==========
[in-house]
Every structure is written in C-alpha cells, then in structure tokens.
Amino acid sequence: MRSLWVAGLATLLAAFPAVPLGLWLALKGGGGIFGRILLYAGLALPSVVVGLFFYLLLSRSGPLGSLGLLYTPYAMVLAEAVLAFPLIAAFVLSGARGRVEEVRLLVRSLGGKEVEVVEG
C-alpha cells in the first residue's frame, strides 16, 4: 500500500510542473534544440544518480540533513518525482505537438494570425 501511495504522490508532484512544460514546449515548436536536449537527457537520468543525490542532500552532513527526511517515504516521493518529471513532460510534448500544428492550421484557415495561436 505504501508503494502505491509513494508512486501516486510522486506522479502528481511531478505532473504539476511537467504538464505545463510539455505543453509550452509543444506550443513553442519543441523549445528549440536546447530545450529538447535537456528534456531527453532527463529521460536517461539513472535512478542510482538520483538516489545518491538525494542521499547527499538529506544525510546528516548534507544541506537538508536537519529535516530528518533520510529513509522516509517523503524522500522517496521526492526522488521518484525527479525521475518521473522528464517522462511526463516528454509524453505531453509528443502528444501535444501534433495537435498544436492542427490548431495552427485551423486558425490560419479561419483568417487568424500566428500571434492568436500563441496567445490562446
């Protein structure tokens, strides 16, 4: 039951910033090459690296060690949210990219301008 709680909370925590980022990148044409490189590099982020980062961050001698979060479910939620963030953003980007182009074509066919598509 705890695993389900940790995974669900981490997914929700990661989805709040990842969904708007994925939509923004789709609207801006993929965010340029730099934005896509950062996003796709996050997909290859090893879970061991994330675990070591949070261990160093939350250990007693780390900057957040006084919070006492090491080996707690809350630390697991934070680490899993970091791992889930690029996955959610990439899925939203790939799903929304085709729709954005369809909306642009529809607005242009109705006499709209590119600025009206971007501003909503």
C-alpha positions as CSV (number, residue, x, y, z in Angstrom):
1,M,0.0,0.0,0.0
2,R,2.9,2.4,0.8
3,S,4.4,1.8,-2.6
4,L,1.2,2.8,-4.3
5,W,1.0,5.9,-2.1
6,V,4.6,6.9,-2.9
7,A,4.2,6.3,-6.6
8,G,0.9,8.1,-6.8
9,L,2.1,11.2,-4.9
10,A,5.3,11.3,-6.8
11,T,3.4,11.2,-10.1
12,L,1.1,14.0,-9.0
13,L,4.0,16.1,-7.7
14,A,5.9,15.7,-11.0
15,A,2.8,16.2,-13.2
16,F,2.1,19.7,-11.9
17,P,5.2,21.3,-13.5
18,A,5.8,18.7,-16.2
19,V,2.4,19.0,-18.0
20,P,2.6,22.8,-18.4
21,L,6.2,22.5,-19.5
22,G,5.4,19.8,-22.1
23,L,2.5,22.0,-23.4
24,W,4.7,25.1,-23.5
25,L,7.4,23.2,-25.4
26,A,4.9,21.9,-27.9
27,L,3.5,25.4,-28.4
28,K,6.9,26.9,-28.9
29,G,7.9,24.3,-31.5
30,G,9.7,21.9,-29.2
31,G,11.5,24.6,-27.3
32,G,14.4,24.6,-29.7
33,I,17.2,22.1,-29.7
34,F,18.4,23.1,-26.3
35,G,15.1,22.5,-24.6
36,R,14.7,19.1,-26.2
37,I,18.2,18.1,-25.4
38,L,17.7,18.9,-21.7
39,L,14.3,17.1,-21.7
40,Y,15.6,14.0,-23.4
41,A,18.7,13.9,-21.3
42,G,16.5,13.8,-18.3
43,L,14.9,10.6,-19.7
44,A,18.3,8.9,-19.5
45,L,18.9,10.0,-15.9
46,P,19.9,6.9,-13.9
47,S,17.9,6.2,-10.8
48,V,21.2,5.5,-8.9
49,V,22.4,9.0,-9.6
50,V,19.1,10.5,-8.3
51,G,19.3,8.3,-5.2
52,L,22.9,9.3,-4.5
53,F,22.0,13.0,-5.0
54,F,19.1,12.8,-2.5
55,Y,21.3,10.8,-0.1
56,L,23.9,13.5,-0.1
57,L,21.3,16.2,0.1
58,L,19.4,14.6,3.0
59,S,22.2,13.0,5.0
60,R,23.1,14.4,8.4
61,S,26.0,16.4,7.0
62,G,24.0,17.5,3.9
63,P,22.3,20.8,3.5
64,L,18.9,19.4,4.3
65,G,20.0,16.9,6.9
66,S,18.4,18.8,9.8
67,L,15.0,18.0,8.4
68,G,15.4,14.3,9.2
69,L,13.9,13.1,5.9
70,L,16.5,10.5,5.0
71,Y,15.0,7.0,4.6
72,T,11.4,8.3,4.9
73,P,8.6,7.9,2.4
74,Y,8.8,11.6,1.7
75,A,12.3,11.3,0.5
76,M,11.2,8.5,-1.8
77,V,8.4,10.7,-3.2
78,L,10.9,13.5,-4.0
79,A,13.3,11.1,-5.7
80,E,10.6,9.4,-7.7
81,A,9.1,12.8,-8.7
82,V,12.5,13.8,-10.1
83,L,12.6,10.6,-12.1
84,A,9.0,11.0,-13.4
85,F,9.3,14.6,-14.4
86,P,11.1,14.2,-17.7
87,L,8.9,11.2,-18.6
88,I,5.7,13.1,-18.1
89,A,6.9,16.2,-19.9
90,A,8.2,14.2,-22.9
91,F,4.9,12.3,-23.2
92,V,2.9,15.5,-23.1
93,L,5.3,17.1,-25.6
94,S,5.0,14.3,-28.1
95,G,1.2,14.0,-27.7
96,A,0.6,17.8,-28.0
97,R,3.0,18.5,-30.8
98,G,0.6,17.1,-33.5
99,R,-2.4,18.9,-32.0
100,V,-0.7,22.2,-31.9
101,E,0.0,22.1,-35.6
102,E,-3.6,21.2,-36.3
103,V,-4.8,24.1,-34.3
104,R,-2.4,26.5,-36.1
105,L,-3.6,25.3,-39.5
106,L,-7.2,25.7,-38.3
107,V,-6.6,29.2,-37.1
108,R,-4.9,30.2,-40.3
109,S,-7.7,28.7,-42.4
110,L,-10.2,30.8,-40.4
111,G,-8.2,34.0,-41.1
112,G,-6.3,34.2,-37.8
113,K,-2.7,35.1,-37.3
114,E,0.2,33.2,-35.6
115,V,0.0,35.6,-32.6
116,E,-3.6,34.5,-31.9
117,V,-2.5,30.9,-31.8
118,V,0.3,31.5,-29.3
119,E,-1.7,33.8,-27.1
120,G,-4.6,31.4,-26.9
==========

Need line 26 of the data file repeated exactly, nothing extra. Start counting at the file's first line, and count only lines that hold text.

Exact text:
20,P,2.6,22.8,-18.4